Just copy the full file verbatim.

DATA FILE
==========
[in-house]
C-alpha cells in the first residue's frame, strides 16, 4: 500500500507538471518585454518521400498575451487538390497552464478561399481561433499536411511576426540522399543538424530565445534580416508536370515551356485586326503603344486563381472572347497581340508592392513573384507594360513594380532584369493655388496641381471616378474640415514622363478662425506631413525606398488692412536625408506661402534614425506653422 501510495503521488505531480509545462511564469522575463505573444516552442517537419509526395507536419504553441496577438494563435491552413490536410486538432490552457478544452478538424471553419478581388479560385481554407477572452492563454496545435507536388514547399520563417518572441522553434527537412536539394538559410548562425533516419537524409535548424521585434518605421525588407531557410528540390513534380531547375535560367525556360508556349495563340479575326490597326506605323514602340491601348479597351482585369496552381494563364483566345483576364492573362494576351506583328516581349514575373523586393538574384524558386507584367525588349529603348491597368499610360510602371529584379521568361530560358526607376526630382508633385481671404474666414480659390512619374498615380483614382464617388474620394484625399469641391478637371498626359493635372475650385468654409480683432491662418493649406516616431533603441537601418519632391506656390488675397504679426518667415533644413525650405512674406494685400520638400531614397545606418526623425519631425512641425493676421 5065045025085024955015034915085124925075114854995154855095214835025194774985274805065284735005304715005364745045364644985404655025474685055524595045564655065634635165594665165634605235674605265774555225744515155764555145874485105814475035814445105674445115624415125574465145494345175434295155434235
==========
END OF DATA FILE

[in-house]
C-alpha cells in the first residue's frame, strides 16, 4: 500500500507538471518585454518521400498575451487538390497552464478561399481561433499536411511576426540522399543538424530565445534580416508536370515551356485586326503603344486563381472572347497581340508592392513573384507594360513594380532584369493655388496641381471616378474640415514622363478662425506631413525606398488692412536625408506661402534614425506653422 501510495503521488505531480509545462511564469522575463505573444516552442517537419509526395507536419504553441496577438494563435491552413490536410486538432490552457478544452478538424471553419478581388479560385481554407477572452492563454496545435507536388514547399520563417518572441522553434527537412536539394538559410548562425533516419537524409535548424521585434518605421525588407531557410528540390513534380531547375535560367525556360508556349495563340479575326490597326506605323514602340491601348479597351482585369496552381494563364483566345483576364492573362494576351506583328516581349514575373523586393538574384524558386507584367525588349529603348491597368499610360510602371529584379521568361530560358526607376526630382508633385481671404474666414480659390512619374498615380483614382464617388474620394484625399469641391478637371498626359493635372475650385468654409480683432491662418493649406516616431533603441537601418519632391506656390488675397504679426518667415533644413525650405512674406494685400520638400531614397545606418526623425519631425512641425493676421 5065045025085024955015034915085124925075114854995154855095214835025194774985274805065284735005304715005364745045364644985404655025474685055524595045564655065634635165594665165634605235674605265774555225744515155764555145874485105814475035814445105674445115624415125574465145494345175434295155434235